Kazuto (Kazuto Osawa), a young man wants to be an actor. He tries his hands at auditioning but fails because he suffers from an emotional condition that cannot be cured by medicine. Kazuto faints when he is nervous – when the situation is difficult or when he is confronted by people. Kazuto’s solution to deal with it – calming himself down by squishing a ball. He believes squishing boobs is calming and because he doesn’t have access to a pair, the ball is his only alternative.
Shinichirou Ueda’s Special Actors begins with Kazuto’s audition and takes you in for a pleasantly predictable ride. Kazuto lives in a small rented apartment which he returns to after his work as a security guard and watches his favorite film – Rescueman, almost every night. Deep within his heart, Kazuto wants to be like Rescueman – all-powerful and strong and the one who gets a girl after beating up all the bad guys. But let alone becoming Rescueman, Kazuto is cut off from his job as a security guard due to his condition.
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Although this seems interesting, this is all we know about Kazuto. Throughout the film, Kazuto’s expressions hardly change. He is forever nervous and forever on the verge of fainting. At some points, a shot of his face followed by a shot of him squishing the boob becomes quite monotonous. The film hints at being character-driven but doesn’t turn out so.
Life turns interesting for our protagonist when he meets his brother Hiroki(Hiroki Kawano) and comes to know that he is an actor. Hiroki takes him to a special place which can hire him as an actor and can pay him on the spot – an agency called ‘Special Actors’. The place provides actors who act in real-life situations as per the demands of the customers. Crying at a funeral, crowding at a shop, fighting, and several more. The forever nervous Kazuto takes up the job because he urgently needs money to pay his rent and bills. He begins with laughing in a film for a customer and then events take a turn.
A high school girl named Miyu (Yumi Ogawa) approaches the agency and requests them to prevent her sister- Rina (Rina Tsugami) from donating a family inn to a religious organization called Musubiru. Rina is a religious member of Musubiru – an organization run by cons to empty the pockets of its members. The plot point catch – the so-called ‘messenger of God’ in the Musubiru organization is another Kazuto – a faint-hearted anytime likely to faint fellow.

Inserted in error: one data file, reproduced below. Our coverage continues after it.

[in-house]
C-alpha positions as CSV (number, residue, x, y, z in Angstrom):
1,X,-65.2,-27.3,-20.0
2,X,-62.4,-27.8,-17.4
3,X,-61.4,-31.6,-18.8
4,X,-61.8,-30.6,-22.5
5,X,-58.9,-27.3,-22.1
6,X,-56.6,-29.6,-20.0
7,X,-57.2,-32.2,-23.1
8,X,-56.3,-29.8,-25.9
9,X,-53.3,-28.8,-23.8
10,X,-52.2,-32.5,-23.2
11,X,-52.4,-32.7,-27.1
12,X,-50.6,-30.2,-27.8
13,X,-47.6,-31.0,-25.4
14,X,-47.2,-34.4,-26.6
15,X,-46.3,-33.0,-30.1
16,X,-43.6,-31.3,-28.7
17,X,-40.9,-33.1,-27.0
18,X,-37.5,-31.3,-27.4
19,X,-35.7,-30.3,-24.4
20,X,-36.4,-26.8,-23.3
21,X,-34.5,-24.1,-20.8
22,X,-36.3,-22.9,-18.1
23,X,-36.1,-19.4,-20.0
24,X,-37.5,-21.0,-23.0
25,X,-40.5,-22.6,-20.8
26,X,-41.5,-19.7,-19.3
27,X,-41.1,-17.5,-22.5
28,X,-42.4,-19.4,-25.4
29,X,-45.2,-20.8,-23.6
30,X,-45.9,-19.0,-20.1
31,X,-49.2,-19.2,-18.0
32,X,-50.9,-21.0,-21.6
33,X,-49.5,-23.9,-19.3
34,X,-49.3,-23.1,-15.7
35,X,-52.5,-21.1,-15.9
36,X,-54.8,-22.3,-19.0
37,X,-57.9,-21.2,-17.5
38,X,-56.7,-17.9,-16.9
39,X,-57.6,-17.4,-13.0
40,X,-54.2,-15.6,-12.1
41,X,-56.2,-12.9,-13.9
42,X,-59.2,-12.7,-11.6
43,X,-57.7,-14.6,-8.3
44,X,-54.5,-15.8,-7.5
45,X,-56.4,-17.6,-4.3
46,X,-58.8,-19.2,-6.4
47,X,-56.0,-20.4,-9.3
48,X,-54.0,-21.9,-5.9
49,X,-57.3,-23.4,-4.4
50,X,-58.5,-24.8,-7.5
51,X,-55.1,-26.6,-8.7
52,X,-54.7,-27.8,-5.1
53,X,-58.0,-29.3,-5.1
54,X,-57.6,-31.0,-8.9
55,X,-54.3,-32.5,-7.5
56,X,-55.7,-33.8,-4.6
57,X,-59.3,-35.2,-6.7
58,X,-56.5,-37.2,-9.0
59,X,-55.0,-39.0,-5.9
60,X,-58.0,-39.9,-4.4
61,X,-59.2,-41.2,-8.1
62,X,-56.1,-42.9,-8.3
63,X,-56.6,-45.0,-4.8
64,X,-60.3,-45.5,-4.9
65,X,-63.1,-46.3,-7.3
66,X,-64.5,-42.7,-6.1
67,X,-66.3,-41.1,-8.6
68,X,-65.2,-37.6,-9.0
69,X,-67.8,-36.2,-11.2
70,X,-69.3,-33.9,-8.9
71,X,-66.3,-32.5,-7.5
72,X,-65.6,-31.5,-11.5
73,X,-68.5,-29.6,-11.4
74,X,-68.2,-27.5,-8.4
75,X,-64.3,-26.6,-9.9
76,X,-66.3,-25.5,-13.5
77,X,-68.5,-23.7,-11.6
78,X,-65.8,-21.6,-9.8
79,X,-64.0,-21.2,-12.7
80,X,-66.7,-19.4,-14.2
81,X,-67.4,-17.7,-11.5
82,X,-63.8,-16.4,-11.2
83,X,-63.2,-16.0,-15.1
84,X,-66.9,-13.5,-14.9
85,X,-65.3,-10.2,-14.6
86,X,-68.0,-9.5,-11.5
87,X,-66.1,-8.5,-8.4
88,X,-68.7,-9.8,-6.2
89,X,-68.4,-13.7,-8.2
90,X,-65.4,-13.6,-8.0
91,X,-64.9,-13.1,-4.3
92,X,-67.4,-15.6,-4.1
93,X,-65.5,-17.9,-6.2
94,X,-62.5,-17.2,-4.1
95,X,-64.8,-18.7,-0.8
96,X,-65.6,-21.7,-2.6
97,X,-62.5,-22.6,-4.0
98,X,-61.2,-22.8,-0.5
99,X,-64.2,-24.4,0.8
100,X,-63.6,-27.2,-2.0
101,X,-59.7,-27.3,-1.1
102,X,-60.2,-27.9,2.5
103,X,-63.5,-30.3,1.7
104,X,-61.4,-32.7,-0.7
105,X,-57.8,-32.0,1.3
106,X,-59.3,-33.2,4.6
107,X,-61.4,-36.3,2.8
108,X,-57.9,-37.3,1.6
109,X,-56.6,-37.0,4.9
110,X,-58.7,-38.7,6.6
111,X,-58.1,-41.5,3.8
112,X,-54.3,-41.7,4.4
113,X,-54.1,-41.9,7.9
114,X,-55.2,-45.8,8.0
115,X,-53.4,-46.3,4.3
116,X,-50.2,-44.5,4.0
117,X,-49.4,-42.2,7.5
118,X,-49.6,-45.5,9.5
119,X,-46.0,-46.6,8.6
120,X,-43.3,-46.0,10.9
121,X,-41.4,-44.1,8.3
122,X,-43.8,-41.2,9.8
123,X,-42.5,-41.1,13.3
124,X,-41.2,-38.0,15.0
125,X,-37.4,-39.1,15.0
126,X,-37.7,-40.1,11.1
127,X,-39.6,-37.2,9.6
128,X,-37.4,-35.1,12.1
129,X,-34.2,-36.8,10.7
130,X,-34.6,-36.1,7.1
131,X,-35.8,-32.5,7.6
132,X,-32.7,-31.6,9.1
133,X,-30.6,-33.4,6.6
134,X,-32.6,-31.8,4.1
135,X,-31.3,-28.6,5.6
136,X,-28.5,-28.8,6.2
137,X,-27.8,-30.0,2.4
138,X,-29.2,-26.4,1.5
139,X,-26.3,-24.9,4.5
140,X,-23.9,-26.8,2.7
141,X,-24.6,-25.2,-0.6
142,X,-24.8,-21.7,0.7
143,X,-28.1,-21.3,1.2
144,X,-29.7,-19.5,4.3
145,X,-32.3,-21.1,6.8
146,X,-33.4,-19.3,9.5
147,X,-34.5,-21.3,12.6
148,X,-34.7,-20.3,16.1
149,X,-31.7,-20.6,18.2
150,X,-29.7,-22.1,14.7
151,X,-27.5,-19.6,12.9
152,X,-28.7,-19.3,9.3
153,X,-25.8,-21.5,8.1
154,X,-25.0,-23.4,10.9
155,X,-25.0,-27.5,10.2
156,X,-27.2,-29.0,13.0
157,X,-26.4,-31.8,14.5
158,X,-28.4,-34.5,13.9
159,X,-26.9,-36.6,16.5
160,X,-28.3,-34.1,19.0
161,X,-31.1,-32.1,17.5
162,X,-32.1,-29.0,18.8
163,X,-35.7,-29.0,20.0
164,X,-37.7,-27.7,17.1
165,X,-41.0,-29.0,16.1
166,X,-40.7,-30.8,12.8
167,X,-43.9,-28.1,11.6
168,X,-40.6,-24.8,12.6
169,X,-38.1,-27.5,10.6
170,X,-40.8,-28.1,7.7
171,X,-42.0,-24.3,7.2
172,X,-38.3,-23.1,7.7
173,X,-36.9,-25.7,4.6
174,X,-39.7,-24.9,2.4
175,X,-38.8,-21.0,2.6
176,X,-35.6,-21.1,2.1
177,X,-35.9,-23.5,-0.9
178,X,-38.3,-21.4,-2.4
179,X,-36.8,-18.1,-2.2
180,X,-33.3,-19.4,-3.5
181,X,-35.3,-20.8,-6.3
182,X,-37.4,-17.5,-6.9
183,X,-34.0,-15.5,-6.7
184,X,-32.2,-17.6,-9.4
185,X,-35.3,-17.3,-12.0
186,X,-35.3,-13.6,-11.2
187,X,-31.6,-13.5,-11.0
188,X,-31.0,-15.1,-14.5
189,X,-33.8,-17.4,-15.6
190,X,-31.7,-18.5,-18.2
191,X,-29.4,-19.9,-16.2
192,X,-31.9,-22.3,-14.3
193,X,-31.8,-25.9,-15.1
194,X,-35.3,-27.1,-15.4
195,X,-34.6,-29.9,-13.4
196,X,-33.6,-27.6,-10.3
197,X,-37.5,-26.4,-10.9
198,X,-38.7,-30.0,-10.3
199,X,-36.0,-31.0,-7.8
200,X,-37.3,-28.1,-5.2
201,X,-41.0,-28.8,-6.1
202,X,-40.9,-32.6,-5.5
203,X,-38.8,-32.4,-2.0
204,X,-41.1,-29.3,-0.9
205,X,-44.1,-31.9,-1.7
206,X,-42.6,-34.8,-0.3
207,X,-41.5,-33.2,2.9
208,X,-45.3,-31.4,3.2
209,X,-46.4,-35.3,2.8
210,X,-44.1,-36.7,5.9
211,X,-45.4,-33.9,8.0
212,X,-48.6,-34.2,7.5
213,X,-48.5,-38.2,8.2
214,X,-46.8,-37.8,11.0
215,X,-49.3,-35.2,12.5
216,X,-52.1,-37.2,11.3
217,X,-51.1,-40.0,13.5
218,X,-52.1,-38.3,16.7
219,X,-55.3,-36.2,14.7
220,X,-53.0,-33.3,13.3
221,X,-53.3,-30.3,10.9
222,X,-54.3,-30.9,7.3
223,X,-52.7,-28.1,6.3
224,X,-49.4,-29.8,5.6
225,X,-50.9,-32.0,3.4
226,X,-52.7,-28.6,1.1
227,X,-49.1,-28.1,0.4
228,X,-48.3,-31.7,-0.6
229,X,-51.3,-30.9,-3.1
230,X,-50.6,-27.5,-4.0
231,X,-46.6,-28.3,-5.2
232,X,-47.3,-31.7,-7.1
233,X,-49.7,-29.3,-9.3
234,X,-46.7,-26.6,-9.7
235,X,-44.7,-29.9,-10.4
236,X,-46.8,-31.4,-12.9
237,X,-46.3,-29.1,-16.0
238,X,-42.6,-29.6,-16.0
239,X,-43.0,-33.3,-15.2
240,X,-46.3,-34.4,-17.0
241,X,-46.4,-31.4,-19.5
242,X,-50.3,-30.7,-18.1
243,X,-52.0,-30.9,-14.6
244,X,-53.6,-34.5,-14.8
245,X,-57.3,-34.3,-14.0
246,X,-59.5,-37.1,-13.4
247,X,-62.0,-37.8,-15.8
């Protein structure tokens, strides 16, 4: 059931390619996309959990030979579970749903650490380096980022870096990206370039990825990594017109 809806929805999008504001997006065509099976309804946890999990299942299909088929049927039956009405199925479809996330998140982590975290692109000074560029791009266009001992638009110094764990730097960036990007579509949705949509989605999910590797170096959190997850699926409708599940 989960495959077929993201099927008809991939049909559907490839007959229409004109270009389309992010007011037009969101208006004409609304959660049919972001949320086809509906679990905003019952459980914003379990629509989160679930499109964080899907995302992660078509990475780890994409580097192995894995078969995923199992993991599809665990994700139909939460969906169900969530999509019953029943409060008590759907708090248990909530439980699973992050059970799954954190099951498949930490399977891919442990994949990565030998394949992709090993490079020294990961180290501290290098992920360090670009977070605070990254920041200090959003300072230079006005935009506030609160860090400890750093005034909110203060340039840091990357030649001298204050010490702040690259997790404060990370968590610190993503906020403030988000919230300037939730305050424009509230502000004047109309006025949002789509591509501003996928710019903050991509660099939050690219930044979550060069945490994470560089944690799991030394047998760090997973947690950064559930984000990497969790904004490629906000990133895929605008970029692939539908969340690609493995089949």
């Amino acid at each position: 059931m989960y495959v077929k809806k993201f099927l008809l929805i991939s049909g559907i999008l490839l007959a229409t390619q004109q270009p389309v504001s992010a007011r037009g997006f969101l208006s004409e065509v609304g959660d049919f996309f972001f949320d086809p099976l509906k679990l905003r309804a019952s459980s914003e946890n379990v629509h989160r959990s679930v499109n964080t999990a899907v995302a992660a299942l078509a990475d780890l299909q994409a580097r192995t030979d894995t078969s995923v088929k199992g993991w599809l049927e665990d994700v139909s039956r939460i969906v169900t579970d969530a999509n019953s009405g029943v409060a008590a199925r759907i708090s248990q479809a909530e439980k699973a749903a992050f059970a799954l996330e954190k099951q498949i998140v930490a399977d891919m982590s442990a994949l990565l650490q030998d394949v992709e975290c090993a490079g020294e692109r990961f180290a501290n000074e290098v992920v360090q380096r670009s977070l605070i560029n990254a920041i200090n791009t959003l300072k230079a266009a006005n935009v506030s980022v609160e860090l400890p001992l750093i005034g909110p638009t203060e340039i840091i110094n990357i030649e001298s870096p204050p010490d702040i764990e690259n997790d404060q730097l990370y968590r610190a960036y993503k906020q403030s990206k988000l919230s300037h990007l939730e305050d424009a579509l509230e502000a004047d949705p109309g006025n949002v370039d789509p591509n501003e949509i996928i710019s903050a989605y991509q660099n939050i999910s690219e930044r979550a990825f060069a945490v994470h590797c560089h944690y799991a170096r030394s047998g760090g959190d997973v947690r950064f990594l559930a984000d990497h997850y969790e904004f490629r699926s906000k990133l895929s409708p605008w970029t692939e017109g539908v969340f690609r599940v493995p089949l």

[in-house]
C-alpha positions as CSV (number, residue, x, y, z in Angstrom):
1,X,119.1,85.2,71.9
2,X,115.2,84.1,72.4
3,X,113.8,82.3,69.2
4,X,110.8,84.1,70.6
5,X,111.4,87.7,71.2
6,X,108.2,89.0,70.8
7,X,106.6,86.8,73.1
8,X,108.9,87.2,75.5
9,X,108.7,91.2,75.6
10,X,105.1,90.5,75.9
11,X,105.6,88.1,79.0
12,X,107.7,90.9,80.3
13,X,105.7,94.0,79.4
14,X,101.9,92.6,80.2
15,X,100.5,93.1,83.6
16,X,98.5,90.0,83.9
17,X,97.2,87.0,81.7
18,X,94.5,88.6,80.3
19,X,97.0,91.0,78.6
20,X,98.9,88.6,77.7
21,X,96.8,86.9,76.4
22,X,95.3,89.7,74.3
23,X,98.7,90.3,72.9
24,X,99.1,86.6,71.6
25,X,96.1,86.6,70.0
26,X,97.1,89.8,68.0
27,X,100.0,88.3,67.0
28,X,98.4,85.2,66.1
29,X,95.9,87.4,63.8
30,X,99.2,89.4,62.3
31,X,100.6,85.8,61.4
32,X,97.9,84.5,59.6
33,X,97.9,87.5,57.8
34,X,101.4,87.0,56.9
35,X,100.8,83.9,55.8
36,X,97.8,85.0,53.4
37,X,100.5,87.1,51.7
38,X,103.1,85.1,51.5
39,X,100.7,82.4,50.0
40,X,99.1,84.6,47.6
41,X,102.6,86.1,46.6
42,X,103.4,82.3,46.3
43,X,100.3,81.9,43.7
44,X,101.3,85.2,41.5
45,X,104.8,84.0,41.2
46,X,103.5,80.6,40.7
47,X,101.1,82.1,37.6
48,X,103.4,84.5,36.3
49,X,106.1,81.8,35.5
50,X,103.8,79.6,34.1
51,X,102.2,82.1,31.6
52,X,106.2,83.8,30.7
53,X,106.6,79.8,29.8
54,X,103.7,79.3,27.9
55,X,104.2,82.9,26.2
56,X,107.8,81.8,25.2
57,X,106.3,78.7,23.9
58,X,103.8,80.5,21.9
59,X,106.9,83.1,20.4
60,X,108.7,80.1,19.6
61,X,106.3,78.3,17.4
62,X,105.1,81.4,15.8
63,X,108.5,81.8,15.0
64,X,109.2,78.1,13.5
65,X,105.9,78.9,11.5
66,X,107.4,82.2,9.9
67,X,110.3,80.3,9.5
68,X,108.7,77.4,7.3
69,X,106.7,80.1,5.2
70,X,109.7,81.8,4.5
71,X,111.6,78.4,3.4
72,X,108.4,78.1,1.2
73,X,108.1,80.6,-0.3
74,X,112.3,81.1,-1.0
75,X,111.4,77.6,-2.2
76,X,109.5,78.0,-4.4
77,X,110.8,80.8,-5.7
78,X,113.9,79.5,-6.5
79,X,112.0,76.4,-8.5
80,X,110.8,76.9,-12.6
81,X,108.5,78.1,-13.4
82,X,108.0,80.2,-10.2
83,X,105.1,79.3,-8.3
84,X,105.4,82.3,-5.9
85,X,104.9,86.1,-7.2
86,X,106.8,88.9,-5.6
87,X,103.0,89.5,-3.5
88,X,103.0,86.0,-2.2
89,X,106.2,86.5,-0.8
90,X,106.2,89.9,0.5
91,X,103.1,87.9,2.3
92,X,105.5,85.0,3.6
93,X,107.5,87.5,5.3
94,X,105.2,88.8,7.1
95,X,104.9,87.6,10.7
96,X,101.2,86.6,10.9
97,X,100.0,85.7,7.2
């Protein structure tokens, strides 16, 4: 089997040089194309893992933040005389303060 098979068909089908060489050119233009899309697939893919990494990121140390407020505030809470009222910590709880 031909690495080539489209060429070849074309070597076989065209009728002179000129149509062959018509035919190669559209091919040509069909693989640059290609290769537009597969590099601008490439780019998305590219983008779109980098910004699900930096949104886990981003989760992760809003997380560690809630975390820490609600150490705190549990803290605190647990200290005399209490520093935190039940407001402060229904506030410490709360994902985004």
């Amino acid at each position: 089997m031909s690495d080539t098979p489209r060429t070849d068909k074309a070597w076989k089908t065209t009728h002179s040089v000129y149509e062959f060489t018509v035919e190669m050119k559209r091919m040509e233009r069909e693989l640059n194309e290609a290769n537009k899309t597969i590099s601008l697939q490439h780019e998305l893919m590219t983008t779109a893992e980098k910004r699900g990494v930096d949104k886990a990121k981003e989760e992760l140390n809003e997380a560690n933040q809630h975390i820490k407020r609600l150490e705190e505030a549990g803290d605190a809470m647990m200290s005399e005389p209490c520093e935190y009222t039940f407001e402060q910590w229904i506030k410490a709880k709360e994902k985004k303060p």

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The film becomes very plot-driven and captures the turn of events as everyone at ‘Special Actors’ gets involved in the mission of saving the inn from being donated. Simple and innocent in its approach, the film has fun moments but not the kind of humor that makes you fall off your seats. It is a majorly silly comedy intermingled with the slightly surprising unfolding of events. The film seems like a commentary on religious cults and their practices but this intermingled with Kazuto’s desire to be Rescueman, makes it confusing to pick whether the story is plot-driven or character-driven (it tries hard to be so).
Saving the inn seems to be a larger mission that encompasses in itself Kazuto’s desire to become an actor, his attempt to get over his condition, and his desire to be Rescueman. As events become chaotic, it becomes more difficult for the Musubiru organization to hide the truth. At several points, Ueda makes you feel that the mission is a failed attempt but the presentation of the same is a clear way paved towards the end. At different points in the film, you are reminded of different films. The end especially is somewhat a reminder of ” and oddly ‘Fight Club‘.
‘Special Actors’ is a film to enjoy when you want to watch something light and slightly funny, a silly comedy with a quirky turn of events.